San Franciscans, we may be getting a denser city whether Senate Bill 50 passes or not.
While state Sen. Scott Wiener’s bill to zone for greater density near transit lines has met with opposition from local officials — including many city supervisors — some members of the Planning Commission appear ready to embrace some of its principles and challenge a shibboleth of city planning policy: single-family zoning.
It was one of those blink-and-you’ll-miss-it moments at Thursday’s regular commission meeting.
Commissioner Rich Hillis started by saying San Francisco is doing “OK” in housing production.
But, he added, “given our housing crisis, which is severe, we’ve gotta do ten times better than OK.”
That comment launched a discussion about building more in city neighborhoods where we historically haven’t, like the West Side or the Ingleside. And San Francisco, it has potentially big consequences for housing in our city. That comes with a big caveat, of course …
If SB 50 passes, The City will be upzoned anyhow.
Nearly 96 percent of San Francisco is near a transit line, and the bill dictates neighborhoods near transit to allow taller construction. But if it fails like its sister-bill SB 827 did last year, then the pressure will be on for The City itself to allow developers to build higher and build more.
Thursday, the commissioners discussed the latest Housing Inventory Report, detailing how much housing San Francisco has, how much it’s built, and how much it’s torn down.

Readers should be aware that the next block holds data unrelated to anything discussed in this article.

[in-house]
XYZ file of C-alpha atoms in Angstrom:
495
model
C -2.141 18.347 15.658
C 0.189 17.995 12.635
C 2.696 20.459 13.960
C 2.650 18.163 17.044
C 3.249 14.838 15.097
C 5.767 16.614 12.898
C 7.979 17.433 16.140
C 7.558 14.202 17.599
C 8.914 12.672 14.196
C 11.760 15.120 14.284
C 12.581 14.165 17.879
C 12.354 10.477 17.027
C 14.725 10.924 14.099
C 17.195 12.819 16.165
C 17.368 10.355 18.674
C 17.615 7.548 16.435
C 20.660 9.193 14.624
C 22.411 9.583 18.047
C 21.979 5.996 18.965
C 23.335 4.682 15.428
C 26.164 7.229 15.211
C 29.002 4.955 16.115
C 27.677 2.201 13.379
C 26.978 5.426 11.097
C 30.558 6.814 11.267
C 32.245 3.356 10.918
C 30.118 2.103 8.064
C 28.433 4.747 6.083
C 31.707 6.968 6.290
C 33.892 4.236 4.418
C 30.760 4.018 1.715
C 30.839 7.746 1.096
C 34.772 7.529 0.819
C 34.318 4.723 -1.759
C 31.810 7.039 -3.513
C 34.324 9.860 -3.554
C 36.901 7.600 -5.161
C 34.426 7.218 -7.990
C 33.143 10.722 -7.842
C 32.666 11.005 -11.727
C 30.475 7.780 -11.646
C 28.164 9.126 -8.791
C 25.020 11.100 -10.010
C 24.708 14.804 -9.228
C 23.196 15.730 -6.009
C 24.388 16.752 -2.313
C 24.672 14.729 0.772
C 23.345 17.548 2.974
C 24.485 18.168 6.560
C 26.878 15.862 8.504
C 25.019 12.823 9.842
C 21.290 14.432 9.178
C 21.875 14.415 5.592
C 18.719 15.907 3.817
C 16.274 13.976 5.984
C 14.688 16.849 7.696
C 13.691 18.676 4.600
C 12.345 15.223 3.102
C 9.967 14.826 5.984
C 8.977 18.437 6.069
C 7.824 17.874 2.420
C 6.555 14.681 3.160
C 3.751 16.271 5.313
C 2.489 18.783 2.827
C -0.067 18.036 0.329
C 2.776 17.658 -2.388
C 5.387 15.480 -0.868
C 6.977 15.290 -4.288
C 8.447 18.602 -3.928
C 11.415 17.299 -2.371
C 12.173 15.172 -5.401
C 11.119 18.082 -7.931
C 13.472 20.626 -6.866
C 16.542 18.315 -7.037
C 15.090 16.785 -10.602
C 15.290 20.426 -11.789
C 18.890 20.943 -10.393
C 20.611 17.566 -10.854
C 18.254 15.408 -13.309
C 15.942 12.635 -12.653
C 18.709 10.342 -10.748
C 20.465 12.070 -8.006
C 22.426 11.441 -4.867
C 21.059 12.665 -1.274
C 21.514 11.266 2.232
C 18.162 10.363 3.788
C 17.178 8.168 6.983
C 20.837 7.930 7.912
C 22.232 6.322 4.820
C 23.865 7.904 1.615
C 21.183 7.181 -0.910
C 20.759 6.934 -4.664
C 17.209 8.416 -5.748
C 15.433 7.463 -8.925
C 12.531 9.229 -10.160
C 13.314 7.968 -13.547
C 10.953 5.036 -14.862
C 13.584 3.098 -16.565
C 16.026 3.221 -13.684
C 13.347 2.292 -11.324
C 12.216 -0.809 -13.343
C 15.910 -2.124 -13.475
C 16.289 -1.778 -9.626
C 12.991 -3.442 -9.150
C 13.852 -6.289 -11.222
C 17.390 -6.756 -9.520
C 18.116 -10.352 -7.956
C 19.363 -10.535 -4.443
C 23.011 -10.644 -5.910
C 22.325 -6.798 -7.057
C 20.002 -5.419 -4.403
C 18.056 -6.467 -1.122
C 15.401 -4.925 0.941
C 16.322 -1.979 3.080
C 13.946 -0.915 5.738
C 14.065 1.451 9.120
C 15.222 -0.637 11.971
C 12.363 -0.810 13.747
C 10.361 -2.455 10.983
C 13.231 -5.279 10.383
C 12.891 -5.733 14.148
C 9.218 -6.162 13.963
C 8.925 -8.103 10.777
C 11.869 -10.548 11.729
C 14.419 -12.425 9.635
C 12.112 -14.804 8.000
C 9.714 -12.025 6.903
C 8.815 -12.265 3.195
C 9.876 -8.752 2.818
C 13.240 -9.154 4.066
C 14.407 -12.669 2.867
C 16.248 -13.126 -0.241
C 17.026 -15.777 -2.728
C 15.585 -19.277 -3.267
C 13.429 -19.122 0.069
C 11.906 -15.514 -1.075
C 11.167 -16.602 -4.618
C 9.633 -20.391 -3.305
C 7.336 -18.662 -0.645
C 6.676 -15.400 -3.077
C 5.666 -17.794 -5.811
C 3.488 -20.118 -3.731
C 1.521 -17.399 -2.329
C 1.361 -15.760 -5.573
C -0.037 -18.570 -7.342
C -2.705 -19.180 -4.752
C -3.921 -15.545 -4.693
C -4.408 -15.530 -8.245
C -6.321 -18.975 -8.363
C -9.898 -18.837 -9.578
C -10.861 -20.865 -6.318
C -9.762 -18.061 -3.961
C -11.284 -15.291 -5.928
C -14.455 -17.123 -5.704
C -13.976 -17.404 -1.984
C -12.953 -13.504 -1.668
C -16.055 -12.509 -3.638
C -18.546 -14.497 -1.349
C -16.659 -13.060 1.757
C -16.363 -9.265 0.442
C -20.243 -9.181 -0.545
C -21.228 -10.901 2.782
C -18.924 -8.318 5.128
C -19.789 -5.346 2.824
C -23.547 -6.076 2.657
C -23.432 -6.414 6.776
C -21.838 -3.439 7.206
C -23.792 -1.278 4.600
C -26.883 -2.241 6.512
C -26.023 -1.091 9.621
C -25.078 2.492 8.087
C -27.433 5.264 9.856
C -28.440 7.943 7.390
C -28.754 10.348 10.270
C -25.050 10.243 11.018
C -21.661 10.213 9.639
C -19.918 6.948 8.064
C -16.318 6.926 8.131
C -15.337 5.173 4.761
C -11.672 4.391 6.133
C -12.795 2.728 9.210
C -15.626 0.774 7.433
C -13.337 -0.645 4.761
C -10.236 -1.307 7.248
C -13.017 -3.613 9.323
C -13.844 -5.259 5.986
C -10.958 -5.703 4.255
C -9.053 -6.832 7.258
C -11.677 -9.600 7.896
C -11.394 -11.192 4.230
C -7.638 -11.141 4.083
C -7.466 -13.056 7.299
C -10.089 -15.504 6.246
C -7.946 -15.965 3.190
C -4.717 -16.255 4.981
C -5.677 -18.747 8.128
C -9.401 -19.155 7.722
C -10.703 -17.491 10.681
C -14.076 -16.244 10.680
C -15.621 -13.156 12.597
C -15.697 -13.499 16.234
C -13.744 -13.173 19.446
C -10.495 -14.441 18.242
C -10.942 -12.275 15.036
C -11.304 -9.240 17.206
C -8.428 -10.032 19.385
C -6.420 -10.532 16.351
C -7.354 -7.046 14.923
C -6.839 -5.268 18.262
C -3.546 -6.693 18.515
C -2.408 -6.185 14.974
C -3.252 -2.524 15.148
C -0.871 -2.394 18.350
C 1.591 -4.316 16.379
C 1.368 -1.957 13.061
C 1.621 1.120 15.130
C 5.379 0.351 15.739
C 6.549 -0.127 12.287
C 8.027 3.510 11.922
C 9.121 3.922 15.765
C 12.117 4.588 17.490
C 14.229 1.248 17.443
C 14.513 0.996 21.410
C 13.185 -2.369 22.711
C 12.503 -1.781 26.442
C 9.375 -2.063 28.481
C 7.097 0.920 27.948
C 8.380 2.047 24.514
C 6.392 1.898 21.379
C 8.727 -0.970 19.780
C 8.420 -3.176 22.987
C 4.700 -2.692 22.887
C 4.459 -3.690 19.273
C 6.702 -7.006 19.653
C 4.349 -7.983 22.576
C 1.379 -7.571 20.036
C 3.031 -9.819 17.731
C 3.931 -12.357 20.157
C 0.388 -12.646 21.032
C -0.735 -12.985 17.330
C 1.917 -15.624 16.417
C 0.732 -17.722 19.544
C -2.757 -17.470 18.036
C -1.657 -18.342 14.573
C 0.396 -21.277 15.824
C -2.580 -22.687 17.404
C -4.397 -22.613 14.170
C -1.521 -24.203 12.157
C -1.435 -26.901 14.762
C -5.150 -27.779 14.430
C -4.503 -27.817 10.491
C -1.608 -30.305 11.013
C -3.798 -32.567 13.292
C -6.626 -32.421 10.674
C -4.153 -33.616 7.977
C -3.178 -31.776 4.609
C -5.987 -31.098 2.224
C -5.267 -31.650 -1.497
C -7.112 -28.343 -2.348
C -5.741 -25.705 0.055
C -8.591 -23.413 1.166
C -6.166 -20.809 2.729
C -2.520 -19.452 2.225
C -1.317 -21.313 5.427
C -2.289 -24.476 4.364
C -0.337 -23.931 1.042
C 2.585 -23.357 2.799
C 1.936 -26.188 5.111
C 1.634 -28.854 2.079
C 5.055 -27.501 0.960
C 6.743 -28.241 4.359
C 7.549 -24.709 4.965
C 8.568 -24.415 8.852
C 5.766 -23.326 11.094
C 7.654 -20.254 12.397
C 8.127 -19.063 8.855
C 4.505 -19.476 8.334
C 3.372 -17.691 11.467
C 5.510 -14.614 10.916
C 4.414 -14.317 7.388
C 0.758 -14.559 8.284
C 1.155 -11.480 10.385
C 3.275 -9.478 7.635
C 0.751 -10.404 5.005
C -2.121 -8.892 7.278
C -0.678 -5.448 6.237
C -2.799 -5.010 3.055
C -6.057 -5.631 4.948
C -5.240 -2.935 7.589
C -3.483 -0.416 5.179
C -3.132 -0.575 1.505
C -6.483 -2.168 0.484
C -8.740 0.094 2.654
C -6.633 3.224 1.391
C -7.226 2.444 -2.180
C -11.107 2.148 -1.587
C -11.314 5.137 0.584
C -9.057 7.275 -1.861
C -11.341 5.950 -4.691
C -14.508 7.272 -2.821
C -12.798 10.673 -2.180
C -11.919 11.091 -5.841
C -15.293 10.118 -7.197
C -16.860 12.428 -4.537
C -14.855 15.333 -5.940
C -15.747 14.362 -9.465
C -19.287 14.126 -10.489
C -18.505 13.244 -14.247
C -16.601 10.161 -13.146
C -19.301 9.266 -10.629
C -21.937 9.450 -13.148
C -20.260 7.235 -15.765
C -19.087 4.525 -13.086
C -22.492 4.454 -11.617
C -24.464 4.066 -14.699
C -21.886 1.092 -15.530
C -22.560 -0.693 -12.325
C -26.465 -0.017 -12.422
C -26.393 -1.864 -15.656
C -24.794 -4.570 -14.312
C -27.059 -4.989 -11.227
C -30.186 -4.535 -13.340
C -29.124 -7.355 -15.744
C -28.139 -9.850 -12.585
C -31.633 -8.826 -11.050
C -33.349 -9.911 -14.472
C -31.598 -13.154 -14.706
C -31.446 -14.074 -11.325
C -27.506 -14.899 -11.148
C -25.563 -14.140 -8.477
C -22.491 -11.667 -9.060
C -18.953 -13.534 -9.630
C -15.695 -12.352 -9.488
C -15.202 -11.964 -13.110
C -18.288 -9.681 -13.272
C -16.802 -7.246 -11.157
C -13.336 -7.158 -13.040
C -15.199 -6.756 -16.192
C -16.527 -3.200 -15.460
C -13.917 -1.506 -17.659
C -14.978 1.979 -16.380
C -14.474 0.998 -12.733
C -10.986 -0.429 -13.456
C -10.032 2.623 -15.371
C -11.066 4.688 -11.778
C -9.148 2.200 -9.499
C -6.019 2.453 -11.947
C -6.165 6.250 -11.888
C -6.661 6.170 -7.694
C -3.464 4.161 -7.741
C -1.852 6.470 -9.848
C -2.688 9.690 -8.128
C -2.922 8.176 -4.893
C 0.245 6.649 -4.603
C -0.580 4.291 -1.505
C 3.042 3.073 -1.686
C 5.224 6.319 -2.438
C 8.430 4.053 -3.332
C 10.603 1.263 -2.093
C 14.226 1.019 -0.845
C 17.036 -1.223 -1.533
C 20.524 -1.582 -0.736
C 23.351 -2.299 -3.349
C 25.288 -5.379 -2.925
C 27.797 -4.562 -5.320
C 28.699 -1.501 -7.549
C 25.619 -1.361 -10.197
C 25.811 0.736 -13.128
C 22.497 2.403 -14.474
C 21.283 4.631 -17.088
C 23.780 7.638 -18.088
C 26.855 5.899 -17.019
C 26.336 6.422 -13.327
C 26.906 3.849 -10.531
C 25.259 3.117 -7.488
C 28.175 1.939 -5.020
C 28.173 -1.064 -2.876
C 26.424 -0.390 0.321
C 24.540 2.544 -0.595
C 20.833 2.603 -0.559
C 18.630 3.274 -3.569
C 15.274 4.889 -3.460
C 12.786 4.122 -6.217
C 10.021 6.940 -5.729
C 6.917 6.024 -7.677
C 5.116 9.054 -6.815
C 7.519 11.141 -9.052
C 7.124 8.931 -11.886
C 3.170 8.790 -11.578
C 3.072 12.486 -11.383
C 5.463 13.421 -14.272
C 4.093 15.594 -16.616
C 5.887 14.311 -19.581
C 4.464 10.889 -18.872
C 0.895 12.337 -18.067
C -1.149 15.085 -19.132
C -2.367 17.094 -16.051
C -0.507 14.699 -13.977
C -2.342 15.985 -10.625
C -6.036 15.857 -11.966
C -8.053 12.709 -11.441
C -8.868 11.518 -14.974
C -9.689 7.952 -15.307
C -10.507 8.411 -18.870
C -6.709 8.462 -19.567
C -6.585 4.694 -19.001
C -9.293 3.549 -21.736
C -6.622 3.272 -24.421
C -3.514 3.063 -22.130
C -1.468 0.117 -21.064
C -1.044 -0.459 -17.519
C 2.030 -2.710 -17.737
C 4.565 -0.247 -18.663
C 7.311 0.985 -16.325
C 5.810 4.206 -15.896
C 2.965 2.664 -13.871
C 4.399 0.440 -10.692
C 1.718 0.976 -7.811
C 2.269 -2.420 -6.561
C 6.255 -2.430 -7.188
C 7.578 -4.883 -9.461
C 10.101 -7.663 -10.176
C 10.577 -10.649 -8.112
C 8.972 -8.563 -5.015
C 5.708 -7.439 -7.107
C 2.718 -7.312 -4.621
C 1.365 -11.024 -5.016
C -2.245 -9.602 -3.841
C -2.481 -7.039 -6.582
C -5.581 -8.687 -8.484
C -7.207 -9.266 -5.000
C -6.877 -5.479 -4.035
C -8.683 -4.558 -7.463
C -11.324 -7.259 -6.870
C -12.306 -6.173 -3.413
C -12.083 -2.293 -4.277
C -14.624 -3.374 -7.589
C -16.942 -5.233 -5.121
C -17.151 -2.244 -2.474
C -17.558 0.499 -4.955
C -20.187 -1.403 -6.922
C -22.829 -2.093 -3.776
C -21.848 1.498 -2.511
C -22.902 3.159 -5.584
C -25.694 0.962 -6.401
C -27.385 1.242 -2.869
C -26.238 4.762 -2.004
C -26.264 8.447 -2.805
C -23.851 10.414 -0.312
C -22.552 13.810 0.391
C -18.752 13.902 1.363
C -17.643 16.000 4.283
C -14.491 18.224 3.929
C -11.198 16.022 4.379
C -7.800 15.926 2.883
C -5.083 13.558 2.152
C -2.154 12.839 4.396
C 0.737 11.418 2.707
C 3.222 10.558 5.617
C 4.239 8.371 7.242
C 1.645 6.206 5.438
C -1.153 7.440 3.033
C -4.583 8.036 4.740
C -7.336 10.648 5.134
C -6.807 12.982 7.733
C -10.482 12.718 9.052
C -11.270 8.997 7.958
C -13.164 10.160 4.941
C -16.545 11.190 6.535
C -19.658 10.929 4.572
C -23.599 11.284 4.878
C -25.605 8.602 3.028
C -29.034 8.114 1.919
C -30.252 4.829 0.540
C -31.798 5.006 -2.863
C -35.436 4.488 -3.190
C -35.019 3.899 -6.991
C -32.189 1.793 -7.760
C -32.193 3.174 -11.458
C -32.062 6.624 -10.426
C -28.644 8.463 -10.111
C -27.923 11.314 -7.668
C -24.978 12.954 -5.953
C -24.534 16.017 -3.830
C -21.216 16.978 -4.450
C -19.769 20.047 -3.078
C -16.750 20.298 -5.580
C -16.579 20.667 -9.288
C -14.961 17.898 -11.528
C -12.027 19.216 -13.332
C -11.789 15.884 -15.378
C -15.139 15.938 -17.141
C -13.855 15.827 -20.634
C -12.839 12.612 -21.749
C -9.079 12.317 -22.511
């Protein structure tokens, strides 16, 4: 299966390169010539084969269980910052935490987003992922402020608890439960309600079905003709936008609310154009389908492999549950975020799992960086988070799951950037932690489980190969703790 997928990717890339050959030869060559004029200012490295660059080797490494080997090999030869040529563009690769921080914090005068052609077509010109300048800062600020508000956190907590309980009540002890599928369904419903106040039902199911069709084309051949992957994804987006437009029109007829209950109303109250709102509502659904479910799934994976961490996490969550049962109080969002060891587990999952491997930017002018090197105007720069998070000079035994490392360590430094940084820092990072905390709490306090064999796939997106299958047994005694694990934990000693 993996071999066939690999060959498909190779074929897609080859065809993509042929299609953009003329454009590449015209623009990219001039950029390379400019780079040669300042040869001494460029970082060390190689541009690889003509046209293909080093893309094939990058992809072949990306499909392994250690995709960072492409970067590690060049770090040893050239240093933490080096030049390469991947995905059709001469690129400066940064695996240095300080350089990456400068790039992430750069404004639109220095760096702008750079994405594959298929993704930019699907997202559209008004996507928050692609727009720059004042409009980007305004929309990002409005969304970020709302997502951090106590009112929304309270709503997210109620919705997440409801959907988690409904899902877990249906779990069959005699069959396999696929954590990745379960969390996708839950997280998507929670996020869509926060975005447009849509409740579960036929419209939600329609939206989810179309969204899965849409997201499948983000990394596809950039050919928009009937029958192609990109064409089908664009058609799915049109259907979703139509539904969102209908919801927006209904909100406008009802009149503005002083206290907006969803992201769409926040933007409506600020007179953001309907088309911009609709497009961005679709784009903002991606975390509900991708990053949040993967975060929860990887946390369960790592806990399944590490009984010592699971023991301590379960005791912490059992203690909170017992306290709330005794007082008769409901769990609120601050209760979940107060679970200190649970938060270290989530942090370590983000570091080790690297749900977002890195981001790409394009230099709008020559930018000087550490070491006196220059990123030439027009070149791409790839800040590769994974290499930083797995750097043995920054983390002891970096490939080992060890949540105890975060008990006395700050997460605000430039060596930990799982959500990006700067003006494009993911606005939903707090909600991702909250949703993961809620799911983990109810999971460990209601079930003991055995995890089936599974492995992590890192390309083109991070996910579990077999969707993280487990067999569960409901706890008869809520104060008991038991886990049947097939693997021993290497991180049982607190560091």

The numbers weren’t so hot.
South of Market (1,220 units built) and downtown (701 units built) shouldered the burden of San Francisco housing production.
Guess how many housing units were built in the Inner and Outer Sunset neighborhoods, combined?
Close your eyes. Go ahead. Guess.
It’s a similar tale throughout The City. Ingleside gained 21 housing units. Bernal Heights gained five.
“There’s a big inequity in where housing is built in San Francisco,” Hillis said. “I think we have to do more.”
Hillis suggested “we really need to look at that RH-1 zoning,” which allows only single-family homes to be built in certain neighborhoods, and explore re-zoning those neighborhoods to allow three or four units of density.
Nearly all of the commissioners present, five out of six, voiced some form of agreement.
Commissioners Dennis Richards, Milicent Johnson, Joel Koppel and Commission President Myrna Melgar all voiced support for exploring such an idea through planning commission staff.
Melgar couched her reasons in terms of equal access to good schools and robust open space. Right now, the West Side enjoys most of those perks, she said, freezing out kids in the more urban East Side.
“We cannot talk about being an equal opportunity city when we have zoned such inequality,” she said.
Melgar told me that the commission will take action if and when they know the outcome of numerous state bills that may affect The City’s density, including SB 50.
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